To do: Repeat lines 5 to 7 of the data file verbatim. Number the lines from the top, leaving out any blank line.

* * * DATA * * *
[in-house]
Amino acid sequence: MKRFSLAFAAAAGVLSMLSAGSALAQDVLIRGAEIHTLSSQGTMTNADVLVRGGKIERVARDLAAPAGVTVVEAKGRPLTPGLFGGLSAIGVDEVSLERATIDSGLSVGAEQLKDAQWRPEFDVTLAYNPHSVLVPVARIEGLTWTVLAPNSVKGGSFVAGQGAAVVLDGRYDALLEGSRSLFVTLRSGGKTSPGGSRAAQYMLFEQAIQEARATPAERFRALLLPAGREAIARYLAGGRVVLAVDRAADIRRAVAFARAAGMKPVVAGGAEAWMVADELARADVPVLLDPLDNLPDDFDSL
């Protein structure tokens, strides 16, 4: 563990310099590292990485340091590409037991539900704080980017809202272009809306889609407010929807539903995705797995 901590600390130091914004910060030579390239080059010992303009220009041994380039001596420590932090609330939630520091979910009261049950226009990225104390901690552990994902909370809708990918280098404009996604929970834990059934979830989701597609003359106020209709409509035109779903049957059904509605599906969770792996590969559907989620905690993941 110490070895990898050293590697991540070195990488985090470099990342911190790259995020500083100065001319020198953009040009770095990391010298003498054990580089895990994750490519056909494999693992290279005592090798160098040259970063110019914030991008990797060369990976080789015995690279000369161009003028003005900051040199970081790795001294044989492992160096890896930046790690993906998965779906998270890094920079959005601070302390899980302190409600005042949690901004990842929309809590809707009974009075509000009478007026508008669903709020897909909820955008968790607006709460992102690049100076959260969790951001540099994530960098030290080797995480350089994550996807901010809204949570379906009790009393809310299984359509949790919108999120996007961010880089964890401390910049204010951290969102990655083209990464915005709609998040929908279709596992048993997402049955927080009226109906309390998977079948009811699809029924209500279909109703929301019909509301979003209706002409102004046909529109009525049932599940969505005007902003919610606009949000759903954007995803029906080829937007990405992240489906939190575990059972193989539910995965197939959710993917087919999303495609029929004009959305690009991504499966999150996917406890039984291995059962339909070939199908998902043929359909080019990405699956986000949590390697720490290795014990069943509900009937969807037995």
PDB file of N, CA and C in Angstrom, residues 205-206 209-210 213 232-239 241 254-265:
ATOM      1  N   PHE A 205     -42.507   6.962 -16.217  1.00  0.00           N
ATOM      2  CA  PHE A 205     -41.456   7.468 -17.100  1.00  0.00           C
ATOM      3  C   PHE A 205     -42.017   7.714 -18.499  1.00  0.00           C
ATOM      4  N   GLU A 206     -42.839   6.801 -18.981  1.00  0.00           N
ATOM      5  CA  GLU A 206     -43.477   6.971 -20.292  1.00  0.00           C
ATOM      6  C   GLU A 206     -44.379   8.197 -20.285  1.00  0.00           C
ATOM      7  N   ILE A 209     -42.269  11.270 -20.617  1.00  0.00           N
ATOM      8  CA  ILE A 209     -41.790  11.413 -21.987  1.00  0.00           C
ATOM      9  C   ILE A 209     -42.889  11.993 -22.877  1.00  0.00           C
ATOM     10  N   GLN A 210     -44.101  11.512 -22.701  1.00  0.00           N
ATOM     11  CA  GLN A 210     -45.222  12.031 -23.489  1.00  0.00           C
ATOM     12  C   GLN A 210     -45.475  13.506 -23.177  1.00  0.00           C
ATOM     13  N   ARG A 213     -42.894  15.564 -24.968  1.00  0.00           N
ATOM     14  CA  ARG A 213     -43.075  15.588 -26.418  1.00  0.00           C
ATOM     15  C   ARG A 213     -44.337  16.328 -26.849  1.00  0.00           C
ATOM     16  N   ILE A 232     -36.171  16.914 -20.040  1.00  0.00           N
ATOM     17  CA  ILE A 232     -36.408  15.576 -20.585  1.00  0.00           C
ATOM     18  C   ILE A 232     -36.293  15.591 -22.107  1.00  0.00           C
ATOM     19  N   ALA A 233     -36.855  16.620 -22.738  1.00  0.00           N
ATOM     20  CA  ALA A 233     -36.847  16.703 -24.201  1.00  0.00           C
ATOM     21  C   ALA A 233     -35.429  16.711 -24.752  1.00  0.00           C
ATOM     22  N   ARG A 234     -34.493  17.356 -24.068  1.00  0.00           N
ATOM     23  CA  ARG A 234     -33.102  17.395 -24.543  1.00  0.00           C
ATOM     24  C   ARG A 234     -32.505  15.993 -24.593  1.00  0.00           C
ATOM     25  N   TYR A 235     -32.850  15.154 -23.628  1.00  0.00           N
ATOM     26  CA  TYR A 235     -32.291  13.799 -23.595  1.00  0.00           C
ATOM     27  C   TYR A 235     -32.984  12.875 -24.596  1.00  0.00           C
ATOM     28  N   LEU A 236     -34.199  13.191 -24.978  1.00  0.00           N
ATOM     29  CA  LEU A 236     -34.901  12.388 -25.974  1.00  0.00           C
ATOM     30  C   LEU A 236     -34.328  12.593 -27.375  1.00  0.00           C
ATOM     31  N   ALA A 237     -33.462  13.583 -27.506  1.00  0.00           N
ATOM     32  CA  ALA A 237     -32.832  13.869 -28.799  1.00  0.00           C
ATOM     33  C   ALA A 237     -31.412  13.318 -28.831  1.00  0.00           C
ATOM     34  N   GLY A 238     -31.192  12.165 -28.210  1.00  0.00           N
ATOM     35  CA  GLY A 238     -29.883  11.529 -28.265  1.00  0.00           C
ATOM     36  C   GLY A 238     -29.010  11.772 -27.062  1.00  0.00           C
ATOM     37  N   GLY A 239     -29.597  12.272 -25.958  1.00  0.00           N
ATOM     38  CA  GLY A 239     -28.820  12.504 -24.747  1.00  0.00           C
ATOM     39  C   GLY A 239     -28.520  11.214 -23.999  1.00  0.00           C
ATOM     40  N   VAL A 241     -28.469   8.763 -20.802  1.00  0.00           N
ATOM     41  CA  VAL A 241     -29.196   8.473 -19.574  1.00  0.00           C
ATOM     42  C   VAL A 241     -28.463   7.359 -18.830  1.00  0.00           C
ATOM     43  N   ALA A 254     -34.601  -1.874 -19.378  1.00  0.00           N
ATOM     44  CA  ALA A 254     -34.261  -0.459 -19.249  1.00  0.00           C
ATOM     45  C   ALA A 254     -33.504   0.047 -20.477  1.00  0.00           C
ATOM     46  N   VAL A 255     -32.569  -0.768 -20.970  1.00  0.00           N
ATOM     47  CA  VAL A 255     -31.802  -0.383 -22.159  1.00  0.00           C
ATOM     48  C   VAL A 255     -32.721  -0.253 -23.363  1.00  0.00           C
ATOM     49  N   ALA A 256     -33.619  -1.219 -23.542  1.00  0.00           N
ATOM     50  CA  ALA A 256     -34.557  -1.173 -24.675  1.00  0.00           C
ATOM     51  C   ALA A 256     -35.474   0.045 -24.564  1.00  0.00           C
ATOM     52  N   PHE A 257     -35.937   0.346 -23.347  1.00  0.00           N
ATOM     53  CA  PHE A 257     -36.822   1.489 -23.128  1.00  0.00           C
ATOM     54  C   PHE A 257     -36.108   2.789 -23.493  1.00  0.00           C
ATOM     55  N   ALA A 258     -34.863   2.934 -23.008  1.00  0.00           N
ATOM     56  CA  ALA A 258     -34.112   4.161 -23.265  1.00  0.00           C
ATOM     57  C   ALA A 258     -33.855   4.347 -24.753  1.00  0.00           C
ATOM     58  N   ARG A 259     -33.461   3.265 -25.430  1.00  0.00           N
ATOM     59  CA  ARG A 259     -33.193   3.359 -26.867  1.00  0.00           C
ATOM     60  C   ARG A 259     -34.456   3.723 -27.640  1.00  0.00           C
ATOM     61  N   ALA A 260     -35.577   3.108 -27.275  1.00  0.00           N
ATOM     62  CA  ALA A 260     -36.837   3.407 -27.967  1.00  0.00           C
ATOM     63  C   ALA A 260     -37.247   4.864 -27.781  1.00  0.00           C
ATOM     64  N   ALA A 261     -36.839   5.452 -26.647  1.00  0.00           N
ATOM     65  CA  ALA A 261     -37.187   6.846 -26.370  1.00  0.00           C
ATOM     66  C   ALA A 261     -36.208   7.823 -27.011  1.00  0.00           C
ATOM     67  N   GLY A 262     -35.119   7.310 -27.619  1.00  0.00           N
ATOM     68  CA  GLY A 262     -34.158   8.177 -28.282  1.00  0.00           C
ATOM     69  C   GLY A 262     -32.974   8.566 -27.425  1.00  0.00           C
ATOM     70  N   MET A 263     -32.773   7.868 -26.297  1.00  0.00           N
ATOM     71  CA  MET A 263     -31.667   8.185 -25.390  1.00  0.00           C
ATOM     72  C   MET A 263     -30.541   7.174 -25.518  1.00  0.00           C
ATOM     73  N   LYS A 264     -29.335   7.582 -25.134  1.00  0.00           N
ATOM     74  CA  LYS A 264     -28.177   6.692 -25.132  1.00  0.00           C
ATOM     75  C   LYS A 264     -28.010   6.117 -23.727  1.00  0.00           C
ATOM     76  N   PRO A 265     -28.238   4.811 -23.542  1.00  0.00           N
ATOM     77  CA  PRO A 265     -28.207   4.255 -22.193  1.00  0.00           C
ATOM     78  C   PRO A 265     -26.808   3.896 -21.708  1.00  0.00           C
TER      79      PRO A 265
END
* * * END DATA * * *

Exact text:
ATOM      1  N   PHE A 205     -42.507   6.962 -16.217  1.00  0.00           N
ATOM      2  CA  PHE A 205     -41.456   7.468 -17.100  1.00  0.00           C
ATOM      3  C   PHE A 205     -42.017   7.714 -18.499  1.00  0.00           C